Forgotten Hits

Forgotten Hits: John Michael Montgomery, “Friends”

April 24, 2010 // 10 Comments

John Michael Montgomery

Written by Jerry Holland

Every once in a while, I read something that sparks a post. This week, it was The Boot’s countdown of the Ten Best Friend Songs in Country Music.

As I scanned the list, I saw expected gems like Tim McGraw’s “My Old Friend”, along with curious selections such as Shania Twain’s “Come On Over.” Even #2 on the list was questionable: Garth Brooks’ “Friends in Low Places” is as much about friendship as “The Dance” is about the Fox Trot.

Left off the list completely is the country song that I think best describes the nature of friendship. John Michael Montgomery’s “Friends” may not have the scope and death of Plato’s Lysis, but it captures the essence of friendships as well as anything else I’ve seen this side of ancient Greek philosophy.

Forgotten Hits: Sammy Kershaw, "Yard Sale"

March 17, 2010 // 6 Comments

Yard Sale
Sammy Kershaw

Written by Larry Bastian and Dewayne Blackwell

Great country songs can find heartache in the most mundane places. For George Jones, it was “a lip print on a half-filled cup of coffee that you poured but didn’t drink.” For Sammy Kershaw, a nineties star heavily influenced by the Possum, it was a family picnic table of discounted items.

“They’re sorting through what’s left of you and me,” he sings, and like in the Jones classic “A Good Year For the Roses,” it’s the steady observation of sights and sounds that tell the story. As he notes that there must be half the town on the grass and on the sidewalk, he muses, “Ain’t it funny how a broken home can bring the prices down?”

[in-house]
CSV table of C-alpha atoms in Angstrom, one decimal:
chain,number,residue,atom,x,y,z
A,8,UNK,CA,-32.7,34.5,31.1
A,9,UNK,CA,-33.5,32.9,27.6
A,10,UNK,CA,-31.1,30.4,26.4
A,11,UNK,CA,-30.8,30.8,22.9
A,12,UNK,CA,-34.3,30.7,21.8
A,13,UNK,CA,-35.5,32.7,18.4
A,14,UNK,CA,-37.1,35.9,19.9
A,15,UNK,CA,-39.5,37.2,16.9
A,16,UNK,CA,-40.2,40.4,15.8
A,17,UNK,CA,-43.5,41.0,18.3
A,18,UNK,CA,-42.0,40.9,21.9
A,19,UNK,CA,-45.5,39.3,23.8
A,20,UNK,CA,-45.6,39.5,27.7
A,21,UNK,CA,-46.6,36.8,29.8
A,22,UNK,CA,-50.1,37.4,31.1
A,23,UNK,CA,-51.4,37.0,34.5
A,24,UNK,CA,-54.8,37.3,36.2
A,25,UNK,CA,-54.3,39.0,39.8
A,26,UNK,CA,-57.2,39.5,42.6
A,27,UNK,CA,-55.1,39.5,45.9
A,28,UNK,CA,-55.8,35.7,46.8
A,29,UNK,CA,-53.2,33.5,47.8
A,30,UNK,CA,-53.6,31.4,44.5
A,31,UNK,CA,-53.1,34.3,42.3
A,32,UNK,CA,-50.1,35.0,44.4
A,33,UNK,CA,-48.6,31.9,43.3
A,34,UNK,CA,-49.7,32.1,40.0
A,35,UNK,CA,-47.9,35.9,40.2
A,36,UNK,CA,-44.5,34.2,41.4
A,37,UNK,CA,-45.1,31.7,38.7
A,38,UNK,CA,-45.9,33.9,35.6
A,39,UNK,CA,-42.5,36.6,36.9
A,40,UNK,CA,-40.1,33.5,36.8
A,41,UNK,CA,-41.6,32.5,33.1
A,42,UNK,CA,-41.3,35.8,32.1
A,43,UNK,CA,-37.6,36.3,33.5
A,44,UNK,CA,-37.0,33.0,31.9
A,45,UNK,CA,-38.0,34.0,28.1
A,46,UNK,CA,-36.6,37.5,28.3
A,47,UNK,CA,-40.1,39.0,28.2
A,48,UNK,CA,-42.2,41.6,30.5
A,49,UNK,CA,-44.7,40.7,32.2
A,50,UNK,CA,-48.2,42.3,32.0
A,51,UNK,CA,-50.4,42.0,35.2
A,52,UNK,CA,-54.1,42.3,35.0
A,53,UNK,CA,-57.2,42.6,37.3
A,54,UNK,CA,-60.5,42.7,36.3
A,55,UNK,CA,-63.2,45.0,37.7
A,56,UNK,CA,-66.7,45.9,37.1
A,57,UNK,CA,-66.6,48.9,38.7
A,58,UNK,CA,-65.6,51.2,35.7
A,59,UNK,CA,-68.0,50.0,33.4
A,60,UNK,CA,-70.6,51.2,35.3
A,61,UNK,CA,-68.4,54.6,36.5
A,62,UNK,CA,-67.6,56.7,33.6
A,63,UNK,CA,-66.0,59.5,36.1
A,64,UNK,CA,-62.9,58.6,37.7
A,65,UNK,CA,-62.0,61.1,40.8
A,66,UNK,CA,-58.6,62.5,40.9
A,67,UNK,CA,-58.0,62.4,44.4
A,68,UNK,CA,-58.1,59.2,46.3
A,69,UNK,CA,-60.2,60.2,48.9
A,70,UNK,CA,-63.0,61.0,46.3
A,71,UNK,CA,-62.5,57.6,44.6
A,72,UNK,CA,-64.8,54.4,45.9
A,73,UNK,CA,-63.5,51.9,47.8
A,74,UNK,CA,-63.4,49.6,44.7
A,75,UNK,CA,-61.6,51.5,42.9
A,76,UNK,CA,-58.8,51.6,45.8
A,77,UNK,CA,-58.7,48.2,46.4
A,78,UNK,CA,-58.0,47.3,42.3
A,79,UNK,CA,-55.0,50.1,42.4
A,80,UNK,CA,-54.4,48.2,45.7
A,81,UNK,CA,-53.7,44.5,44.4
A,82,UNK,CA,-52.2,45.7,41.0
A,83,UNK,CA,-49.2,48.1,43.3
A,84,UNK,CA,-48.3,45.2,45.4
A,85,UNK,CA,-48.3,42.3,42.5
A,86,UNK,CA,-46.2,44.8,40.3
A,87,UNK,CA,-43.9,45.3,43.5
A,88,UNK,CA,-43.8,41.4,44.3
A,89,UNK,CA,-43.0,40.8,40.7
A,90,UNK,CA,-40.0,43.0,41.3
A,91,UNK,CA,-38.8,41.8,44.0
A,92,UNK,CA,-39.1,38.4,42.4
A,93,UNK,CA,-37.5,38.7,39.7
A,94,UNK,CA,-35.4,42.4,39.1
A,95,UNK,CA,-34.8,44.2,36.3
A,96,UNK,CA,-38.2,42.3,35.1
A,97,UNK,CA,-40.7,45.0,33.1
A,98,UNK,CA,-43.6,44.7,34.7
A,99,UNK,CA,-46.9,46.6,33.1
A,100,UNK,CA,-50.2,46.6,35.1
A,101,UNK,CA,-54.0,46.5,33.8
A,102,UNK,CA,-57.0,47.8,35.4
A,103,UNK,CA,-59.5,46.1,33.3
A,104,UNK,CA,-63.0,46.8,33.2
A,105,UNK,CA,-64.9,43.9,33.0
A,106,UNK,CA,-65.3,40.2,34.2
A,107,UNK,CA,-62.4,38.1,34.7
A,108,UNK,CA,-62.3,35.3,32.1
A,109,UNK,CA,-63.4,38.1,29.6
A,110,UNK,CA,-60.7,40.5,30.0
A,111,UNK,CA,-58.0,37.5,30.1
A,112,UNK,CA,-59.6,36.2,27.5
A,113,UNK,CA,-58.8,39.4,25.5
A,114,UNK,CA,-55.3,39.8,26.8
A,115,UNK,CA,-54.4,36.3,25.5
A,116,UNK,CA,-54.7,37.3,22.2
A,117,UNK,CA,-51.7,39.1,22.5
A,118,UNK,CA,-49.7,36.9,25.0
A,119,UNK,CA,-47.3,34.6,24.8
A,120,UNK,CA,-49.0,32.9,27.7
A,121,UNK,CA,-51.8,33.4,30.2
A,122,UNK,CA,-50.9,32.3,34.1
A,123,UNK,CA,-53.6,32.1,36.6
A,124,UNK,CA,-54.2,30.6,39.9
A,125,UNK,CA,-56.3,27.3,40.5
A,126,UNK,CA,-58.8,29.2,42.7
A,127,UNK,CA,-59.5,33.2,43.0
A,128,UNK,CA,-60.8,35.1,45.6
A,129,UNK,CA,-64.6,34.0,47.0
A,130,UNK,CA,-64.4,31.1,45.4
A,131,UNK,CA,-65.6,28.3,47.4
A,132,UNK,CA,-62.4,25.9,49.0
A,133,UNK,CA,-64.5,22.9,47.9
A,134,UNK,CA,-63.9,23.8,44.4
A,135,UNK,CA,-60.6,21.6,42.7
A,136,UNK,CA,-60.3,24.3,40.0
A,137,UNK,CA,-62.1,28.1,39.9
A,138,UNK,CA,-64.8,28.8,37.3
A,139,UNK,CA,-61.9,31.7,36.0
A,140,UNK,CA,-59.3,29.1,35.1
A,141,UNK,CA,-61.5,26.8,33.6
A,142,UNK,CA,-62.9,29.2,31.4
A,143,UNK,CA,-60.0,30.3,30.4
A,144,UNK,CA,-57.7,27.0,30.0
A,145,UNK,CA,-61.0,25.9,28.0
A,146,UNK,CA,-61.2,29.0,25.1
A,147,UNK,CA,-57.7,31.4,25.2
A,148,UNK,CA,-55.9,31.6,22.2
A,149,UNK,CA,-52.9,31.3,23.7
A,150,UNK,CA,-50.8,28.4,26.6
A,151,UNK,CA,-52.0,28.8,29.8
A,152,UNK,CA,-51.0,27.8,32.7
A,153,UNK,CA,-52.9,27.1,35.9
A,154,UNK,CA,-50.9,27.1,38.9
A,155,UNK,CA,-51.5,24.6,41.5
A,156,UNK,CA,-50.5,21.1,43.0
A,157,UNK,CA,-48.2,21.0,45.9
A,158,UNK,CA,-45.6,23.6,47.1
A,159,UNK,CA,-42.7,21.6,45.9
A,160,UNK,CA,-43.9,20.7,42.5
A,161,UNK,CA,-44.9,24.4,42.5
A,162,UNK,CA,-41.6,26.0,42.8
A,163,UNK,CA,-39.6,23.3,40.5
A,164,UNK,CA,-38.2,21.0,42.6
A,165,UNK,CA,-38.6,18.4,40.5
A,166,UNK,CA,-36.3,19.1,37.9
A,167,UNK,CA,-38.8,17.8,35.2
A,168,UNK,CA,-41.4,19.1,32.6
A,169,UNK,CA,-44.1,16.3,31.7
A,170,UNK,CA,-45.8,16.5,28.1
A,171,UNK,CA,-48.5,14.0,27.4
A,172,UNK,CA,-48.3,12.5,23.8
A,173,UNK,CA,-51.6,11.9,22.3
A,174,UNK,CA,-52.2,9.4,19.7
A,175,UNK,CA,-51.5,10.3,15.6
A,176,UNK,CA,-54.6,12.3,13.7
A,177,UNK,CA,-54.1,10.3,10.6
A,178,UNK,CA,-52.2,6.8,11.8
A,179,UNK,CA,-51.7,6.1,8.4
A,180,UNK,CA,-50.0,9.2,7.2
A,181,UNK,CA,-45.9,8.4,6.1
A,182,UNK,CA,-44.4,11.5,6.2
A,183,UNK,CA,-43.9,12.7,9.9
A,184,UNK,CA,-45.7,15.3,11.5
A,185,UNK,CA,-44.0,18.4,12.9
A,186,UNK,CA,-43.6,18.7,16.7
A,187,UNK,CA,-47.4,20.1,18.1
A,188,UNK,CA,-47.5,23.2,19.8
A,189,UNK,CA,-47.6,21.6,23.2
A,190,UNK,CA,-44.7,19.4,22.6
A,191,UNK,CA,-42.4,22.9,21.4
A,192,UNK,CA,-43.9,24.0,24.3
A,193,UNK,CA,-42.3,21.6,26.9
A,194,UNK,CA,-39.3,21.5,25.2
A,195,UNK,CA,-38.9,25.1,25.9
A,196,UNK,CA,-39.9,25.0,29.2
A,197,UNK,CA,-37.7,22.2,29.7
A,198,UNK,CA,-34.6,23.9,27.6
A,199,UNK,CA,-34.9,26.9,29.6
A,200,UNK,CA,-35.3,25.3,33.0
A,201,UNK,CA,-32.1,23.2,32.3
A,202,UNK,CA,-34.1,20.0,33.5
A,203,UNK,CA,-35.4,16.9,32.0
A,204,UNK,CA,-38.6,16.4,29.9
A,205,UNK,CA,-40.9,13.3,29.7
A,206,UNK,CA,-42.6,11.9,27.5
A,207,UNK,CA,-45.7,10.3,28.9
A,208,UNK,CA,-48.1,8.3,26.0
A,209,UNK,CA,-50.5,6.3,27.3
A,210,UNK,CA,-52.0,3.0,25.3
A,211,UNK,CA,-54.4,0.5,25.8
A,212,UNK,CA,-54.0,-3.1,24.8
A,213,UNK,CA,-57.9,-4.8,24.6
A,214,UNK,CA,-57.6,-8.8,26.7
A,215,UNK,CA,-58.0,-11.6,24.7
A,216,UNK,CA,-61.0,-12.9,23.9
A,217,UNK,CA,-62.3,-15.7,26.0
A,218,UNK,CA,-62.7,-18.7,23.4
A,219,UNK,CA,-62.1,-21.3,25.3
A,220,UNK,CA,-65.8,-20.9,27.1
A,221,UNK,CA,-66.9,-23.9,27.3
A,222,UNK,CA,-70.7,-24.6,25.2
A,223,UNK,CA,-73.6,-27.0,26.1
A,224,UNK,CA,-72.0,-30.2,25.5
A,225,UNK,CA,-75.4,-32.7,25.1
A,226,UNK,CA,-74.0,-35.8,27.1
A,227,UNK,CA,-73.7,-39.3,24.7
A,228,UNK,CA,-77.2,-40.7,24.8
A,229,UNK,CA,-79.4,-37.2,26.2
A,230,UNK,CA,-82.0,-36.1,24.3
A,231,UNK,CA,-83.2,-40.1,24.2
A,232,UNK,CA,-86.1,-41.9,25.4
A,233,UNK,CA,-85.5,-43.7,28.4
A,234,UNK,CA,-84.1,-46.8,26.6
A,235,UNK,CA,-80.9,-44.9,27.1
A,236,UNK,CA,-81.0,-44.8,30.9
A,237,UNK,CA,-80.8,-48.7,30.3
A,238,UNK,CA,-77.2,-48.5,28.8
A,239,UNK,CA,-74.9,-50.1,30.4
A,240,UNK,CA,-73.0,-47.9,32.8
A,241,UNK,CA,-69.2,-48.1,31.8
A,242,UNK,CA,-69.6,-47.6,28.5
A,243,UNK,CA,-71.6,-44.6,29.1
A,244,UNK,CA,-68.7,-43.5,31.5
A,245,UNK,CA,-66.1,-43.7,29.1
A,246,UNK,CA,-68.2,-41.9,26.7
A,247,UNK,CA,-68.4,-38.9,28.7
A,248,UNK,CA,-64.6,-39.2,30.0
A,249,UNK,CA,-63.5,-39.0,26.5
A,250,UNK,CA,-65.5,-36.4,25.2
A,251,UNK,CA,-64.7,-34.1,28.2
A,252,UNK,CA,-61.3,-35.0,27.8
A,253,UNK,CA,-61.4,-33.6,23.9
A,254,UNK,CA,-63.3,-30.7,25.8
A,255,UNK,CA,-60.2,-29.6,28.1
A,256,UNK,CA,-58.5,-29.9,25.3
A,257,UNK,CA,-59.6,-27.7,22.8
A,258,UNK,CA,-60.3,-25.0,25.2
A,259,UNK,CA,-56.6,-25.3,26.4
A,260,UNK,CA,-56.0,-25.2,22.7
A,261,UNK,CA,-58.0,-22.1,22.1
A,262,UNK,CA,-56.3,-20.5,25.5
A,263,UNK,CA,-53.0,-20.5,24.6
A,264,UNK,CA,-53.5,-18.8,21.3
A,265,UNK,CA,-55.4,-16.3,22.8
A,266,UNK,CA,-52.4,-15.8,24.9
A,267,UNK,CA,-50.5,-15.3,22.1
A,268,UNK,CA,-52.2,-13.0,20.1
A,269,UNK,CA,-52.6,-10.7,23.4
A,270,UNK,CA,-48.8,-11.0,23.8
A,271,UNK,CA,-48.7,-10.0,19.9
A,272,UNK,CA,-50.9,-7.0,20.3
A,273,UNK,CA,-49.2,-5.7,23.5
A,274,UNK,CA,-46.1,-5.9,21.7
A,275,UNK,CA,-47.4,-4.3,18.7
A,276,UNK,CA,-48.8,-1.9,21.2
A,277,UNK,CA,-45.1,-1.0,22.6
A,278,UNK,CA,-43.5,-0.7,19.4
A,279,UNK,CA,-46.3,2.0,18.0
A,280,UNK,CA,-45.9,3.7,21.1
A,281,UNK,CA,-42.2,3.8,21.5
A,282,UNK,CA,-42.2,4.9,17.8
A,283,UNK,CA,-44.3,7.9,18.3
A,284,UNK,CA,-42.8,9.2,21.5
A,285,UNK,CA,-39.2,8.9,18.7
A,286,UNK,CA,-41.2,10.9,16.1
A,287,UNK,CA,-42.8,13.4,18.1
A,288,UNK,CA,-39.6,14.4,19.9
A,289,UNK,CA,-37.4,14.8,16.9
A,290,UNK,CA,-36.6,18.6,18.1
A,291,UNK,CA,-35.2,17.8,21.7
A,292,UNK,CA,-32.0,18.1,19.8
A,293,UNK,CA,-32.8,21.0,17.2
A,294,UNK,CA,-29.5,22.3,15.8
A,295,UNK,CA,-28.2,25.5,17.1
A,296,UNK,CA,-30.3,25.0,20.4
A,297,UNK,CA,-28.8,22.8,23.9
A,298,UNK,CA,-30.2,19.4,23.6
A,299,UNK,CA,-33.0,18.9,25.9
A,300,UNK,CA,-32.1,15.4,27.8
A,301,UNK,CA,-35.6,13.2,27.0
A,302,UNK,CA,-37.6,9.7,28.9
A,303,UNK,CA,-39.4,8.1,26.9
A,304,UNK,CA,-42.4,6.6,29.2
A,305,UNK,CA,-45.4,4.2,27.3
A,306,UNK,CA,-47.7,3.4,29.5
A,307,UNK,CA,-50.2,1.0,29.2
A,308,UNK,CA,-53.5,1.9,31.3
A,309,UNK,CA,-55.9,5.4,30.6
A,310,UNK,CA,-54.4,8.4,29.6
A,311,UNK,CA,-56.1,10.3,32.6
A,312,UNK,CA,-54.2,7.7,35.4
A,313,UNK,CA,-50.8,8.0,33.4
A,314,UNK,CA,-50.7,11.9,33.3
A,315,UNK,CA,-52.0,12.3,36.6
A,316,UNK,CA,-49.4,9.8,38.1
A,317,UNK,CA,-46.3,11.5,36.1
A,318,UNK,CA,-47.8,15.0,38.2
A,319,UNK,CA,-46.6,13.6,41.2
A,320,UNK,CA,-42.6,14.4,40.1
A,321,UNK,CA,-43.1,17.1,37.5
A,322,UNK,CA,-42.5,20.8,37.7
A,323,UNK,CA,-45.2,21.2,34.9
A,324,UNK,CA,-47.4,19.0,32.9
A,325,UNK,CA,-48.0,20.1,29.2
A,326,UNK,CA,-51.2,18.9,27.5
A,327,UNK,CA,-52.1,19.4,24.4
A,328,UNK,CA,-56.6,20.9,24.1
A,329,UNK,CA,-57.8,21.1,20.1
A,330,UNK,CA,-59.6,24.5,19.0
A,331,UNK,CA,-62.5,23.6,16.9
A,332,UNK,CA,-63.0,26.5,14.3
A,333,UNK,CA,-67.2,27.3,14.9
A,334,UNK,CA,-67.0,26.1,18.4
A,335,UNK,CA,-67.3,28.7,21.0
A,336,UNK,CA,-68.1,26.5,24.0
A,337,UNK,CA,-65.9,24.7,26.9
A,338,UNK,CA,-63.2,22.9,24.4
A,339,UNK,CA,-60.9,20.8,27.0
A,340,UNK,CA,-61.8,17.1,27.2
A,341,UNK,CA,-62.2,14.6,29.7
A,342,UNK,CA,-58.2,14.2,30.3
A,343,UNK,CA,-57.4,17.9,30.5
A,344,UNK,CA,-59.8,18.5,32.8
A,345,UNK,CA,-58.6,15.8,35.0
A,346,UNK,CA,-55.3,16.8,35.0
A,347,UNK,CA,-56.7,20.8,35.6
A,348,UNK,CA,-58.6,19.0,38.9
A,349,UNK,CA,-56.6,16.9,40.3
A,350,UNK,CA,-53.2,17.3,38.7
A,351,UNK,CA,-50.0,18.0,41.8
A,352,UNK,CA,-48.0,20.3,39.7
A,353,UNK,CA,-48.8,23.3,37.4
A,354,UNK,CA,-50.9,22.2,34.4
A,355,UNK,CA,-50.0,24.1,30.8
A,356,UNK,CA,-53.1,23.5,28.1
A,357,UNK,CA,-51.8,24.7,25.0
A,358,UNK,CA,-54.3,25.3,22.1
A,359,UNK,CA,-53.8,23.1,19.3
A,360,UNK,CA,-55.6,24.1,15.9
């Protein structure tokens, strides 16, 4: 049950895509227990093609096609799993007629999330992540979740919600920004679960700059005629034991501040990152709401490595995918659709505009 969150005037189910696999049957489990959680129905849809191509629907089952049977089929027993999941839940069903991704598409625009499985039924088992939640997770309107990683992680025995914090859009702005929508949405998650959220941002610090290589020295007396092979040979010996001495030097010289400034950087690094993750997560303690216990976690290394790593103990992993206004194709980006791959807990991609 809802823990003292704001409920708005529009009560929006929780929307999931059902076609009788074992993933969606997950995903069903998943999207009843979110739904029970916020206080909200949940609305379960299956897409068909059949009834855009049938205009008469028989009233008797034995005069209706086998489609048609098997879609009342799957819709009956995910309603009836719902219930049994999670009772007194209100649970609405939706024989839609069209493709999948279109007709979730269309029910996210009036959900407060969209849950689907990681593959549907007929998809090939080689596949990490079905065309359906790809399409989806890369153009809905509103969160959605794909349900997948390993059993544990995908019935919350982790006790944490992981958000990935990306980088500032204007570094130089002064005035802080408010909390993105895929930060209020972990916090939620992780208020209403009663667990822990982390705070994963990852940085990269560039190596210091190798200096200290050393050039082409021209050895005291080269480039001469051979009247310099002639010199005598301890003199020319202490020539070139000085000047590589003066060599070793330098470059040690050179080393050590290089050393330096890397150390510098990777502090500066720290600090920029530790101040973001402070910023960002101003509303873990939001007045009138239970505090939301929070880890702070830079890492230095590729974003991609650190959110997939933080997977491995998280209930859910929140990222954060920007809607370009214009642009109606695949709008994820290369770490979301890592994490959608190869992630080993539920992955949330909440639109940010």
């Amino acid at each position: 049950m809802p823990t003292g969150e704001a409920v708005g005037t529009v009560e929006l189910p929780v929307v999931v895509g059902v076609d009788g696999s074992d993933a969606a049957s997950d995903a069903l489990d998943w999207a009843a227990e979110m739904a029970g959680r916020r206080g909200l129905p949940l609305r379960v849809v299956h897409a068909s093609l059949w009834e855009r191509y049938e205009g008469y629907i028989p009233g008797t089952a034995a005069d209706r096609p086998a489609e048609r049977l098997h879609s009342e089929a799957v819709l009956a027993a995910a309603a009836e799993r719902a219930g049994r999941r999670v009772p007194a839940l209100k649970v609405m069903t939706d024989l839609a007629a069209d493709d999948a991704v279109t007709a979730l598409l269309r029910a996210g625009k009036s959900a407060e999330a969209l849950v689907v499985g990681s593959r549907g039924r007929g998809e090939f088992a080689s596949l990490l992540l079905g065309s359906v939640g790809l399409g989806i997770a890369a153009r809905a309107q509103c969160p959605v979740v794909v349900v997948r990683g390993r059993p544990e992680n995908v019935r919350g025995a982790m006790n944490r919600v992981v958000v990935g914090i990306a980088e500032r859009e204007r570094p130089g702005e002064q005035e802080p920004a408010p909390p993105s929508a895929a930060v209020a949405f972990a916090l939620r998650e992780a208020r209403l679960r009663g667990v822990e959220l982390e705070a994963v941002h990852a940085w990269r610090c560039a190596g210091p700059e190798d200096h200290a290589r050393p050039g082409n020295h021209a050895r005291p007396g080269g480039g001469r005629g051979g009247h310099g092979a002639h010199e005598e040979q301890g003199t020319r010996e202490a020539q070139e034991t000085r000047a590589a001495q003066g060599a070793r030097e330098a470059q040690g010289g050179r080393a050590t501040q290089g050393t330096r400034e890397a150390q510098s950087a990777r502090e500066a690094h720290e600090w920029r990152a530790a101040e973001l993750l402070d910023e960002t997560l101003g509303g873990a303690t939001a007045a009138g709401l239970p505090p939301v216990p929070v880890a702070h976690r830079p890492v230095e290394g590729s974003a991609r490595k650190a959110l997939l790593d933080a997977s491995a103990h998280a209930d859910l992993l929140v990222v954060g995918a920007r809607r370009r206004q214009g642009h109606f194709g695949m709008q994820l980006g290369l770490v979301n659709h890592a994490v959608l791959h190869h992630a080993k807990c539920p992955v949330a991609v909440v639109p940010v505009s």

Forgotten Hits: Suzy Bogguss, “Hey Cinderella”

February 27, 2010 // 25 Comments

Hey Cinderella
Suzy Bogguss
Written by Matraca Berg, Suzy Bogguss, and Gary Harrison

There’s a term that has gathered strength over the past decade: the quarter-life crisis. It describes that phase in life where the idealism of what you thought your life would be collides with what reality has in store for you. Reconciling the two is needed to get beyond this point of life, and adulthood completely sets in once such reconciliation has been accomplished.

Forgotten Hits: George Ducas, “Lipstick Promises”

February 23, 2010 // 7 Comments

Lipstick Promises
George Ducas
Peak: #9
Written by George Ducas and Tia Sellers

One hit wonders were once an anomaly in country music. The nineties changed that, as the massive commercial success of the genre inspired more labels to get into the game. The result was more artists than country radio could ever play regularly, so even a breakthrough top ten hit was no longer enough to get radio to automatically give the next single a shot.

George Ducas was one of the earliest casualties of this new era. With a voice like Dwight Yoakam with a touch of Raul Malo, Ducas showed tremendous promise as a singer-songwriter. There’s a beautiful melancholy to his performance of “Lipstick Promises.” It’s the tale of a man who has been blinded by beauty and ends up being burned by his unfaithful lover.

Forgotten Hits: Clint Black, “Burn One Down”

February 11, 2010 // 17 Comments

Burn One Down
Clint Black
Peak: #4
Written by Clint Black, Frankie Miller, and Hayden Nicholas

One of Clint Black’s greatest singles didn’t quite make it into golden oldie rotation, sandwiched as it was between two bigger hits from his third album The Hard Way, the #2 kick-off “We Tell Ourselves” and the #1 hit “When My Ship Comes In.” Both of those singles fit the climate of 1992 radio perfectly, as the format was beginning to be a bit more aggressive in its incorporation of pop and rock flavor into the new traditionalist sound.

There’s nothing new traditionalist about “Burn One Down.” This baby is old traditionalist, something that could have been released as is during the heyday of Haggard and not sounded out of place, the digital clarity being the only clear indication that this came out in the CD era. It’s very rare to hear anything like this today that isn’t either a self-conscious or ironic throwback.